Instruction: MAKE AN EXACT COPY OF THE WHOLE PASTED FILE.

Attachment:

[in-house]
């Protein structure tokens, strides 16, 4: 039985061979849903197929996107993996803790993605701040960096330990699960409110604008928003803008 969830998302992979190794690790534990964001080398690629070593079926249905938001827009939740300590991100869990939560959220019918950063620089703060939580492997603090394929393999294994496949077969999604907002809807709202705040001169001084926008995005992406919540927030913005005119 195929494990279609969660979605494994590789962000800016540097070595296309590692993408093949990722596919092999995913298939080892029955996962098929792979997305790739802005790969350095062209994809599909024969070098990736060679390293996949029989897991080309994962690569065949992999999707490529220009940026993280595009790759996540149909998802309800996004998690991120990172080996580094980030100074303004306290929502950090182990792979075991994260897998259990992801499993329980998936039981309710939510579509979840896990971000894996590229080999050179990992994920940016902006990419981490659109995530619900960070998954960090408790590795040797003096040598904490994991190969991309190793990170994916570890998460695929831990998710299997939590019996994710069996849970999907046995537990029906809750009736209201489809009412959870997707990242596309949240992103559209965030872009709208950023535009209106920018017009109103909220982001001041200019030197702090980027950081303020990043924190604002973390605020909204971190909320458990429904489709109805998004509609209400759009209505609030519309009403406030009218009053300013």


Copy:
[in-house]
């Protein structure tokens, strides 16, 4: 039985061979849903197929996107993996803790993605701040960096330990699960409110604008928003803008 969830998302992979190794690790534990964001080398690629070593079926249905938001827009939740300590991100869990939560959220019918950063620089703060939580492997603090394929393999294994496949077969999604907002809807709202705040001169001084926008995005992406919540927030913005005119 195929494990279609969660979605494994590789962000800016540097070595296309590692993408093949990722596919092999995913298939080892029955996962098929792979997305790739802005790969350095062209994809599909024969070098990736060679390293996949029989897991080309994962690569065949992999999707490529220009940026993280595009790759996540149909998802309800996004998690991120990172080996580094980030100074303004306290929502950090182990792979075991994260897998259990992801499993329980998936039981309710939510579509979840896990971000894996590229080999050179990992994920940016902006990419981490659109995530619900960070998954960090408790590795040797003096040598904490994991190969991309190793990170994916570890998460695929831990998710299997939590019996994710069996849970999907046995537990029906809750009736209201489809009412959870997707990242596309949240992103559209965030872009709208950023535009209106920018017009109103909220982001001041200019030197702090980027950081303020990043924190604002973390605020909204971190909320458990429904489709109805998004509609209400759009209505609030519309009403406030009218009053300013």